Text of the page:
A memo out of the Internal Revenue Service's Office of Chief Counsel makes the case that gender reassignment surgery cannot be deducted as a medical expense for tax purposes.

The case, involving male-to-female gender reassignment surgery, is currently under consideration by the IRS Office of Appeals, which requested advice on the matter in February 2005.

The advice memorandum says that the taxpayer deducted an unspecified amount in expenses -- including payments for various doctors, hormone treatments, psychotherapy, health insurance, transportation and lodging in connection with the surgery. Although the taxpayer appears to have offered extensive medical and legal documentation behind the decision to have the procedure, the chief counsel opinion offers legal support for the original IRS revenue agent defining the procedure as cosmetic.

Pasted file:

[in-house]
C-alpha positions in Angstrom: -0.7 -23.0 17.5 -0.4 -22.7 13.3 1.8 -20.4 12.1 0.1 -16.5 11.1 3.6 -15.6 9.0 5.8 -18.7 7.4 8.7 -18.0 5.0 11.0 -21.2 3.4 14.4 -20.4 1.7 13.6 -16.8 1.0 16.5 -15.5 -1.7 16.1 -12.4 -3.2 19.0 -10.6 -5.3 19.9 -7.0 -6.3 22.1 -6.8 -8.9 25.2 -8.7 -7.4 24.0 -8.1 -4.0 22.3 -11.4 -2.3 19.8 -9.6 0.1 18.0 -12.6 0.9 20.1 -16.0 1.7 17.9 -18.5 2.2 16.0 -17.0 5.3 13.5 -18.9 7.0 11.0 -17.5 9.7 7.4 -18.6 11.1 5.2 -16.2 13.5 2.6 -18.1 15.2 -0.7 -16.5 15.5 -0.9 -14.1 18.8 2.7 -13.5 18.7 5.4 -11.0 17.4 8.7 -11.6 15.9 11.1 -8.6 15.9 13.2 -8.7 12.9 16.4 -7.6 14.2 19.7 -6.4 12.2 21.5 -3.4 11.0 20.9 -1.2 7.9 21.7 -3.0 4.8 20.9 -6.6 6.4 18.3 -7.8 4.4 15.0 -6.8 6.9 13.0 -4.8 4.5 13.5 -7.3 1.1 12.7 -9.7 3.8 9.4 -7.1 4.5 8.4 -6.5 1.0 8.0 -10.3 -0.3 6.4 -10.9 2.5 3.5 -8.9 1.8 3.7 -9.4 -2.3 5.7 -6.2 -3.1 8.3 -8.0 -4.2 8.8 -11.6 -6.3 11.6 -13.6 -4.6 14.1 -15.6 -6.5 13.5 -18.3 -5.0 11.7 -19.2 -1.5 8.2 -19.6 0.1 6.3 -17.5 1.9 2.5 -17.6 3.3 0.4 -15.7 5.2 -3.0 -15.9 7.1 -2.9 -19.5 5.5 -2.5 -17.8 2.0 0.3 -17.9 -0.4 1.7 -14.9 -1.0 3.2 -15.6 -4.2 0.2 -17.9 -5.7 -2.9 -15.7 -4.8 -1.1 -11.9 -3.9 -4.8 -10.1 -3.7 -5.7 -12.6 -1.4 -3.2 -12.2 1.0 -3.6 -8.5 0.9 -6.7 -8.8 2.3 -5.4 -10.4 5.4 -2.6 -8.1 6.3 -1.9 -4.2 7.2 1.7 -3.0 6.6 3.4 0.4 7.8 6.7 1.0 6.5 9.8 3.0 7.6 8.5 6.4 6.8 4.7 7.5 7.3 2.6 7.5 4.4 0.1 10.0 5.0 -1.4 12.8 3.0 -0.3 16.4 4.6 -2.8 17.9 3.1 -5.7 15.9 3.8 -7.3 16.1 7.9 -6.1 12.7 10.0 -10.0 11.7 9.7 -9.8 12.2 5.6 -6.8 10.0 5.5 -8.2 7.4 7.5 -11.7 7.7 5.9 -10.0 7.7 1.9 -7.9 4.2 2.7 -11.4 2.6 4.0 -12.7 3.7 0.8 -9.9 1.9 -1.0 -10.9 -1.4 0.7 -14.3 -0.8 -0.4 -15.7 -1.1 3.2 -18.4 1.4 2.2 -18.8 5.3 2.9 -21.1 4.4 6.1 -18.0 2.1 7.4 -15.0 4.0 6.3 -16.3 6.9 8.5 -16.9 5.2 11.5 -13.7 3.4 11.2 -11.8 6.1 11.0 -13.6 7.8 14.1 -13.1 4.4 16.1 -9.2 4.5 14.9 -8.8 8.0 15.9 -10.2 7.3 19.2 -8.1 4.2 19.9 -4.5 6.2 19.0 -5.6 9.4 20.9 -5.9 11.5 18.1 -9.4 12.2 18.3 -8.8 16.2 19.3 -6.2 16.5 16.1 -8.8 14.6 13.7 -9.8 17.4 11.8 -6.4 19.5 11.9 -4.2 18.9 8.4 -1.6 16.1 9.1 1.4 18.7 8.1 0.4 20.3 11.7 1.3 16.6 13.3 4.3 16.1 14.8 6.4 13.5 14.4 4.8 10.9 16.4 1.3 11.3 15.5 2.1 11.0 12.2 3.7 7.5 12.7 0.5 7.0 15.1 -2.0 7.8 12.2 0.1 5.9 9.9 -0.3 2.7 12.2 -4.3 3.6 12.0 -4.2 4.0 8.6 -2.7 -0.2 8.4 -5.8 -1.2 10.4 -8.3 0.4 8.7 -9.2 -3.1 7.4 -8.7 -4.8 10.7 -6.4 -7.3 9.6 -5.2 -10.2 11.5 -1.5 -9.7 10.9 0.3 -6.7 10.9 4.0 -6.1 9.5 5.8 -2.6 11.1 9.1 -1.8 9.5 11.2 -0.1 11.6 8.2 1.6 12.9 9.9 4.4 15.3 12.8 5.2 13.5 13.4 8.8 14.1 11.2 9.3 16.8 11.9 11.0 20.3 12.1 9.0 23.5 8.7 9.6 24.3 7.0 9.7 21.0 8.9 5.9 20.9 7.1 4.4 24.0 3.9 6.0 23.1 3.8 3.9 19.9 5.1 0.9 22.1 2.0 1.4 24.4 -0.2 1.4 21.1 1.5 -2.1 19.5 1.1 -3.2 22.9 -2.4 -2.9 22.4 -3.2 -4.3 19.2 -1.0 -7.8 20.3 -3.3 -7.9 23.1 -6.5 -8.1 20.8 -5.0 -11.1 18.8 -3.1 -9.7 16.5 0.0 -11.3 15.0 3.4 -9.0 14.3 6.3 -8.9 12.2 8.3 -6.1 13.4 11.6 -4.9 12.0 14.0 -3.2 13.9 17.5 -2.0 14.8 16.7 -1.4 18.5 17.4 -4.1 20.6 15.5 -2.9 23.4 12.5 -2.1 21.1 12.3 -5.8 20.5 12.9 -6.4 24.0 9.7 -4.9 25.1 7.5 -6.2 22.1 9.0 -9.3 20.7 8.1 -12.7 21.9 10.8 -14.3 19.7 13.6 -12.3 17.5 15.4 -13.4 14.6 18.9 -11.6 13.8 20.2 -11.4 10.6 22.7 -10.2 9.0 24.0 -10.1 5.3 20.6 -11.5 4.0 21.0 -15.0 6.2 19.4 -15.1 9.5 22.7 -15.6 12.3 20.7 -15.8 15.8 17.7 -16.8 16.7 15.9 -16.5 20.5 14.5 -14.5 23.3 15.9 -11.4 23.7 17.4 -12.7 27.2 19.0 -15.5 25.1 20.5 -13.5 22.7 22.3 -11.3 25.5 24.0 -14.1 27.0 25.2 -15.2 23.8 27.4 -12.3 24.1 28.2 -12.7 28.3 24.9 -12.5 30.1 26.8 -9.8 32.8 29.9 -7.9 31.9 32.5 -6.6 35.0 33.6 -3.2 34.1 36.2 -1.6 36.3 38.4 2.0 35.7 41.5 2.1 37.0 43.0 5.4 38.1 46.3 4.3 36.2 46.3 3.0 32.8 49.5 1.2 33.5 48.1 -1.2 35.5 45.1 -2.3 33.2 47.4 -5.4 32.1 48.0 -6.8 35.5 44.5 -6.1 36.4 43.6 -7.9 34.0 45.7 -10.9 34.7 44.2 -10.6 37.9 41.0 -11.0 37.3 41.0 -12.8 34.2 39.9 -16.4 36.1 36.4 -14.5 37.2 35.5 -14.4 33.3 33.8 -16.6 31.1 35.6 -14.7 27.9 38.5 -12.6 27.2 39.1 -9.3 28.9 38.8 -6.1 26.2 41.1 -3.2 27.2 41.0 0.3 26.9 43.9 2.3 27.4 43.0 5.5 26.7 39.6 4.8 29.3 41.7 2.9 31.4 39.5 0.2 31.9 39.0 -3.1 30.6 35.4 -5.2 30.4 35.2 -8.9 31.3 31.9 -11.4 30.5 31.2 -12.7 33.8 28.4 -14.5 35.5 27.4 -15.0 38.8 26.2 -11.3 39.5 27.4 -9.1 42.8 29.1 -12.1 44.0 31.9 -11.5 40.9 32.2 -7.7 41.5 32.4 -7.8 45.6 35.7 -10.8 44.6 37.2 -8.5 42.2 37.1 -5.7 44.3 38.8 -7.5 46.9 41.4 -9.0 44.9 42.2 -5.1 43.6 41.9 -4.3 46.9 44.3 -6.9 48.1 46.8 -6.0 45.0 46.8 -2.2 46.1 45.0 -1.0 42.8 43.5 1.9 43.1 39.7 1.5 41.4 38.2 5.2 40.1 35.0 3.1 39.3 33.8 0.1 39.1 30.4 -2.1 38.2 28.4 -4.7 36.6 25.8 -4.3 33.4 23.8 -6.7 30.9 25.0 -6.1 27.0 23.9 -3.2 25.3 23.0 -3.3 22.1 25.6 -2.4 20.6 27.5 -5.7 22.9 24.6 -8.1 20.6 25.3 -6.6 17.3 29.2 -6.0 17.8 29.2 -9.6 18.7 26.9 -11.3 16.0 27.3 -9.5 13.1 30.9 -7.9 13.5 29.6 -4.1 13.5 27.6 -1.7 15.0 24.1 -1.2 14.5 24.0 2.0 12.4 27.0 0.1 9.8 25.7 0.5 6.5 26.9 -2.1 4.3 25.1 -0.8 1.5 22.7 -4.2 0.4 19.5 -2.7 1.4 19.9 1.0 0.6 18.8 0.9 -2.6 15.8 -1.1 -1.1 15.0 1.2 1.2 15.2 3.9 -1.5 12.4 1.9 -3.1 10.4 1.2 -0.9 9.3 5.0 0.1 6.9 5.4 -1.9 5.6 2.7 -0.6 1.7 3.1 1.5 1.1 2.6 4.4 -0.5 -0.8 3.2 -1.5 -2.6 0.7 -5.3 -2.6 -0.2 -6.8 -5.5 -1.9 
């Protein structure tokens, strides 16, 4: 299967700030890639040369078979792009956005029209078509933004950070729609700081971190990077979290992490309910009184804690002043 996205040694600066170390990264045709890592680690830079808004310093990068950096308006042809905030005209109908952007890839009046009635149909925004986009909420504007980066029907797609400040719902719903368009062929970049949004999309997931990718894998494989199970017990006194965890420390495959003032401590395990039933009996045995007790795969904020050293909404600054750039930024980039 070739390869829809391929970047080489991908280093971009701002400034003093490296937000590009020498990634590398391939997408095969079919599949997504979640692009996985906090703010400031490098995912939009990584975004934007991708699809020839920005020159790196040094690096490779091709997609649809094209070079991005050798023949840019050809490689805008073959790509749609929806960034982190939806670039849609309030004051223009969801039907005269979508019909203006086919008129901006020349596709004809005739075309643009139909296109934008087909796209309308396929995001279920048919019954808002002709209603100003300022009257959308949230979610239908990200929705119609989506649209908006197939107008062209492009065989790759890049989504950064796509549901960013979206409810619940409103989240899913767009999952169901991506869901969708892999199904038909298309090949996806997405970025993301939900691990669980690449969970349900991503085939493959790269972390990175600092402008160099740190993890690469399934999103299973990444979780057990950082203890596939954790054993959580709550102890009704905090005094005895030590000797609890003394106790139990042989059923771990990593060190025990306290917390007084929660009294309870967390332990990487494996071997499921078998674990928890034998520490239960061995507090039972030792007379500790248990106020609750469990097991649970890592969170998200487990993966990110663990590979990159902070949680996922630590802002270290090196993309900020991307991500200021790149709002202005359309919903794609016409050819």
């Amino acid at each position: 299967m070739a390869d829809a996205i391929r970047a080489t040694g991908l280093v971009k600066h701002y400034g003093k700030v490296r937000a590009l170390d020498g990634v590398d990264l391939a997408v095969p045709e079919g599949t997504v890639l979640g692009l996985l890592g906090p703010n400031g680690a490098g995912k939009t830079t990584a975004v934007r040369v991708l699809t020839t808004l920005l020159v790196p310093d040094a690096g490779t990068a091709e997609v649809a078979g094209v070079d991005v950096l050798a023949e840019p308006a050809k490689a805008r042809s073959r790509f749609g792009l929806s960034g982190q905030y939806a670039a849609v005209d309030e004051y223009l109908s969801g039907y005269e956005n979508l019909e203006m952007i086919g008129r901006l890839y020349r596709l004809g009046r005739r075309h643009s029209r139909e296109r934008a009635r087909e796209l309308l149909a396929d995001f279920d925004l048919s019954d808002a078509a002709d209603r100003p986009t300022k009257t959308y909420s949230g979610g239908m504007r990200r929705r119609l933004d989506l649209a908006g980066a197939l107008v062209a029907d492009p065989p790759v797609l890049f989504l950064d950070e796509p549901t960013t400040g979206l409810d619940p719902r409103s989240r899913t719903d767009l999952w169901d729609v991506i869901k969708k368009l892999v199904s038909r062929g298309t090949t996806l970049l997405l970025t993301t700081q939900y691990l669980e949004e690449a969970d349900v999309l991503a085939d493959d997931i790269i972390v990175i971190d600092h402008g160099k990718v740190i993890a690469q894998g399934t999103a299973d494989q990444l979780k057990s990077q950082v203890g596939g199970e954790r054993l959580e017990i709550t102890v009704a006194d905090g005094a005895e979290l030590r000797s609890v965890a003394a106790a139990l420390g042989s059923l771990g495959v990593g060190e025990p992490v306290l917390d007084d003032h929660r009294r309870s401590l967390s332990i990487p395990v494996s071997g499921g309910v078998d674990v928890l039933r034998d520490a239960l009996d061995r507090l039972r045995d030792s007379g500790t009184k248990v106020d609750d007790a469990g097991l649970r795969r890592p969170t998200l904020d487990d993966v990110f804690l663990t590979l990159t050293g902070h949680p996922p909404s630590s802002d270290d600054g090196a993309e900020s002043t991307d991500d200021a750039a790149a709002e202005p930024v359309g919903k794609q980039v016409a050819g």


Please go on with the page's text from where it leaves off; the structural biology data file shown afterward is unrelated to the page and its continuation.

The memo cites 1990 Senate legislation that sets limits on the definition of cosmetic surgery, saying deductions are not allowed for "any procedure which is directed at improving the patient's appearance and does not meaningfully promote the proper function of the body or prevent or treat illness or disease." The memo finds that under the Senate's definition, the taxpayer did not meet either of two burdens.

The expenses also were not incurred for treatment of a disfiguring condition arising from a congenital abnormality, personal injury, trauma or disease (such as reconstructive surgery following the removal of a malignancy).

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